In Part I of this series we discussed the importance of in-season training for the starting pitcher in baseball, the differences between professional, collegiate, and high school demands on in-season training, and considerations for developing a week-long “rotation” or routine for high school pitchers.
Today we will further discuss the in-season routine for the high school starting pitcher by addressing ways in which the in-season routine can be adapted to the competitive schedule.
Today we will seek to answer the following questions:
- When should physical development be emphasized over competition?
- What can a pitcher do to shift the priority from training to competing?
1. Competition vs. Development – What is the priority?
It is easy to say that physical development is for the off-season, and that competing is for the competition season. But, this kind of delineation would be over-simplifying the process.
First, if performance was really just for the competition season (i.e. the spring season), then somebody would probably need to tell the travel baseball and showcase communities, along with all of the parents and players who participate in these events. Much to the chagrin and better judgement of the experts in our field, the “competition season” in baseball is practically year-round in amateur baseball. The lines between “competition” and “exposure” aren’t just blurred, at this point they’re non-existent.
Also, if the off-season was the only period for physical development, we’d constantly need to start over after every competition season, as the gains we made in the off-season prior would be all but negated. Thus, the competitive season must still include physical development, especially for the high school athlete who generally needs more physical development than more mature athletes.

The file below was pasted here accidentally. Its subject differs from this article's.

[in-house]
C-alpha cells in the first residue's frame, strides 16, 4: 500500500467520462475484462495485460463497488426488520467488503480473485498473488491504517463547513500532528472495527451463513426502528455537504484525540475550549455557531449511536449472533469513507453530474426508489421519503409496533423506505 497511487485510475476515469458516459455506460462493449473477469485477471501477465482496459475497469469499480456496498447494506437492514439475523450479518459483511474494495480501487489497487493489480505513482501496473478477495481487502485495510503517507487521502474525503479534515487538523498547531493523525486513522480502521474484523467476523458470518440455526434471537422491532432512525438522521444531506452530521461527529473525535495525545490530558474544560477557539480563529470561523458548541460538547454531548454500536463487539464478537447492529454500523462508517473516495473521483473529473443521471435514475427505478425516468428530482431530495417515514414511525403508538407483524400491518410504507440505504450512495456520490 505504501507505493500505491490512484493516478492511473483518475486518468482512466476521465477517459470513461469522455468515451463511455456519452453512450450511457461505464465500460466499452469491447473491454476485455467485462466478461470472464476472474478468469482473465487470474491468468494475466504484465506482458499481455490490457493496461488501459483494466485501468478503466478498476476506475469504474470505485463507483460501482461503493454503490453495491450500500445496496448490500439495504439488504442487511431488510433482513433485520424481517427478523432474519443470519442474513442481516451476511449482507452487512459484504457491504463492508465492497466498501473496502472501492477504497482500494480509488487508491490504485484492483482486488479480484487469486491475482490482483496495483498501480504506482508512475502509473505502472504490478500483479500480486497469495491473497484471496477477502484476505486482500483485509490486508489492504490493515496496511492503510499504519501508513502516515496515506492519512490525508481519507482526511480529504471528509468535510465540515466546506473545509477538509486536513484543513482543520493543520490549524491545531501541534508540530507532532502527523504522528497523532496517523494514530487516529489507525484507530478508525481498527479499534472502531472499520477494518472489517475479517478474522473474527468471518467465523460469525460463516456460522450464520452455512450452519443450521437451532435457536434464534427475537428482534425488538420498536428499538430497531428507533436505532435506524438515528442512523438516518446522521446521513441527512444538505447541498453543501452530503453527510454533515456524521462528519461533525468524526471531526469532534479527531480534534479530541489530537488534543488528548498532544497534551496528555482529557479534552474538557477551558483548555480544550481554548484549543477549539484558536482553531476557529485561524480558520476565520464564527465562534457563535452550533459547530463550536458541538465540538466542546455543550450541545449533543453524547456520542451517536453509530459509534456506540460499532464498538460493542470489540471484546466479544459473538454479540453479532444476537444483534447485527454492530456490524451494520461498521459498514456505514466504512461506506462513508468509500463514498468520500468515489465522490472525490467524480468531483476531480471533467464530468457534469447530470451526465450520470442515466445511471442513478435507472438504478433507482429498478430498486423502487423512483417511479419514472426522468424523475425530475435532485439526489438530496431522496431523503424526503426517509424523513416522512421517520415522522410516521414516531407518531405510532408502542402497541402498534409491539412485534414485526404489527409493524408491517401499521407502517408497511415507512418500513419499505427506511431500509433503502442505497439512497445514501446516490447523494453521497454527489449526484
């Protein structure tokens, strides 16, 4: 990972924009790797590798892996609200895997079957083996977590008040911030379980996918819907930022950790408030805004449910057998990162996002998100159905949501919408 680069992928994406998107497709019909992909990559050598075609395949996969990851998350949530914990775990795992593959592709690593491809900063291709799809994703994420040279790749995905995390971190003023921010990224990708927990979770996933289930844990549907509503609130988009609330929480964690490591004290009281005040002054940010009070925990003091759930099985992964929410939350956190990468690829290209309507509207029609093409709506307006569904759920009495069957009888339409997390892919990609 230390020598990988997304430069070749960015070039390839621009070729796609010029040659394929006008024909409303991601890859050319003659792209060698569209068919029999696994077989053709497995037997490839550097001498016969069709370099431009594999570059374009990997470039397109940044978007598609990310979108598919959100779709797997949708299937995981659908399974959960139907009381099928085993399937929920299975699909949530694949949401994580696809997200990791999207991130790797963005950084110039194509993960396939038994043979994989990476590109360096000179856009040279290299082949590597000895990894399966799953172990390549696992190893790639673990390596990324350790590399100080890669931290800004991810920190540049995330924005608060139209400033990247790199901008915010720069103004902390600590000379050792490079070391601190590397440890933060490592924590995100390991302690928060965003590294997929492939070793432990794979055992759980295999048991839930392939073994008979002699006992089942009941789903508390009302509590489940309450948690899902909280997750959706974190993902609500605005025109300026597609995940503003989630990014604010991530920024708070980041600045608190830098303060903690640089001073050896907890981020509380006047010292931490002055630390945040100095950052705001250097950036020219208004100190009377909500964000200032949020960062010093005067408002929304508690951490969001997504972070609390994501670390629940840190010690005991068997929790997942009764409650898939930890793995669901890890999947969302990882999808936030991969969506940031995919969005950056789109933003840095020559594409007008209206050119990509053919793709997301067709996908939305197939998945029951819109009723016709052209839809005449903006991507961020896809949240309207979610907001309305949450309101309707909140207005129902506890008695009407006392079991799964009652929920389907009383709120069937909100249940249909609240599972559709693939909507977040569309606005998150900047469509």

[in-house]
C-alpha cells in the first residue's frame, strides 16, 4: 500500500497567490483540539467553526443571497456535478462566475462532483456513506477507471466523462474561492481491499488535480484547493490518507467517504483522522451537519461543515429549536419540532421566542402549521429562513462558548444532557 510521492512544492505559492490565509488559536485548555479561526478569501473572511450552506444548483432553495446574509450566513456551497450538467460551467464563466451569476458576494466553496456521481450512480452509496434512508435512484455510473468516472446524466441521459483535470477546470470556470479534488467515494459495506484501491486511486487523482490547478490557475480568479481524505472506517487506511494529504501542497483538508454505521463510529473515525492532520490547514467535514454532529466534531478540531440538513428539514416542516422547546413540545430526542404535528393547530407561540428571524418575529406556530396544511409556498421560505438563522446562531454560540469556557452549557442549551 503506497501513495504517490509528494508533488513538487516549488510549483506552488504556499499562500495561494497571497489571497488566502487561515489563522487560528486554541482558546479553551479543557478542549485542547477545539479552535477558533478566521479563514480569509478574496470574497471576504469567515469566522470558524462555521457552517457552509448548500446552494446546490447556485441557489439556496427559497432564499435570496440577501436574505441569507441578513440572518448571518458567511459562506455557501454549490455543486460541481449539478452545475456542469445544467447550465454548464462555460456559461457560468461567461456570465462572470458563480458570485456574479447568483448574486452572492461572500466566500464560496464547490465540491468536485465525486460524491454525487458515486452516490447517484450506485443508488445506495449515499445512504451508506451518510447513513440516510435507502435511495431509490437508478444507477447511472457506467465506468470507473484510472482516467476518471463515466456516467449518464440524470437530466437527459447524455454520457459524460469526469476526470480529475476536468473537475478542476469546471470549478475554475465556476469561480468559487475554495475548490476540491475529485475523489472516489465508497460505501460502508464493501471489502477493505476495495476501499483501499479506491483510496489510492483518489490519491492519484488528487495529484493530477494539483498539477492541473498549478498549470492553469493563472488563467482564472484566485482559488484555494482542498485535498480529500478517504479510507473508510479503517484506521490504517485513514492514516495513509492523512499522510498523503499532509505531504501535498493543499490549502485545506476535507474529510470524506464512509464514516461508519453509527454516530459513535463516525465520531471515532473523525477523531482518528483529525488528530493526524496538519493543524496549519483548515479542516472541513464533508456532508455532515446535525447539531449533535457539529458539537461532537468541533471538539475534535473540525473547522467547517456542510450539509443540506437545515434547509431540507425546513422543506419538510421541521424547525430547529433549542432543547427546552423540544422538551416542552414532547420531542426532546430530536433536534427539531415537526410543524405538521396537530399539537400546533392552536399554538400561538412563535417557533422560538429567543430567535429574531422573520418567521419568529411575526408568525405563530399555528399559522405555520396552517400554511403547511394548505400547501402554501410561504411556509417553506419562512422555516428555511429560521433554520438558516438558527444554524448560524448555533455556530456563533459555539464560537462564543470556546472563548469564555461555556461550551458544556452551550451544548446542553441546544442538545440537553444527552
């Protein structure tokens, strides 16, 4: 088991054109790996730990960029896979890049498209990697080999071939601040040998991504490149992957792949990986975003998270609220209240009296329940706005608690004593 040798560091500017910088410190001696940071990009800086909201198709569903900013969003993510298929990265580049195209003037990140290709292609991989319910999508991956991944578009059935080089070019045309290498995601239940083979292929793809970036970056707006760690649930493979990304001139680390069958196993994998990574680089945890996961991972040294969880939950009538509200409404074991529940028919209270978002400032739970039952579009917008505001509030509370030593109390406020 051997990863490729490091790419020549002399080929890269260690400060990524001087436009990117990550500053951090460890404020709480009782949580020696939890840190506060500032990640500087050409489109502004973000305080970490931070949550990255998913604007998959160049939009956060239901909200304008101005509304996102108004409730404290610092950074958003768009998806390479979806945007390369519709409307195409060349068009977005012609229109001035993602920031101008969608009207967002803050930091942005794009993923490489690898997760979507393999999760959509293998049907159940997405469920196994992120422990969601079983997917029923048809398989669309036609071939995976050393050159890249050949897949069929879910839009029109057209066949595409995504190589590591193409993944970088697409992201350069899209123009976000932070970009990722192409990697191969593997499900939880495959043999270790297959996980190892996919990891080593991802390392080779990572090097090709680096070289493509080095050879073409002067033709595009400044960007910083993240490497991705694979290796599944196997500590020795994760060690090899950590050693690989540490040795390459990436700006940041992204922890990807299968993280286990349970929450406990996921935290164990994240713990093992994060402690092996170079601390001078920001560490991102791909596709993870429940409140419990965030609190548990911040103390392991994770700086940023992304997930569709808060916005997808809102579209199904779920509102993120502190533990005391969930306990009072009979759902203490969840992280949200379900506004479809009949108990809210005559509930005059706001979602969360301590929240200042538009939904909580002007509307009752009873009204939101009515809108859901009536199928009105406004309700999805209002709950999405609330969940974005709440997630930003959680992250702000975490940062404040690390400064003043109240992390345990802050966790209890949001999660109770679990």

That being said, in-season training should not compromise game-time performance for the starting pitcher. Ultimately, the baseball season is about baseball – wins and losses. Playing time, jobs, and athletic careers are on the line, even at the high school level.
So, how do we get the best of both worlds in-season – that is, the development of the athlete physically, all the while ensuring readiness to compete at a high level? One way is to lay out the game schedule, using the significance of each game/week to dictate the level of emphasis on training.
Since the high school baseball season is generally composed of weeks containing 2-3 games, a starting pitcher’s usage may not be able to be scripted or projected out more than a week in advance (unlike professional, which sticks to a set rotation). This means that a starting pitcher’s routine may have to fluctuate as a result. One week the training sessions may fall perfectly in place, leaving 48-72 hours of rest in between the last session prior to the next start. The next week a training session may end up being the day before.
For the weeks when things go off the script, we can look to the game schedule to determine the focus we should have on our training sessions. For the week of games that carry greater significance, such as district games, physical development may have to be minimized to ensure that the pitcher is 100% prepared to take the mound.
Conversely, weeks that don’t carry as much significance – say, games against non-district and/or weak opponents – can carry a much greater emphasis on performance training rather than on performance outcomes.
As the season progresses, we may even start to see a cycle occurring… For example:
Week 1 (Pre-Season) – Training Focus
Week 1 (Non-District) – Training Focus
Week 2 (District Games) – Competition Focus
Week 3 (Non-District) – Training Focus
Week 4 (Non-District) – Training Focus
Week 5 (District Games) – Competition Focus
Week 6 (District Games) – Competition Focus
and so on…
In a cycle like this we may even start to see a peaking effect occur, where the adaptations that occur from training hard in-season show themselves as improved performance on the field during the weeks when training is backed down.
2. Making Training Adjustments to Accommodate Important Games/Weeks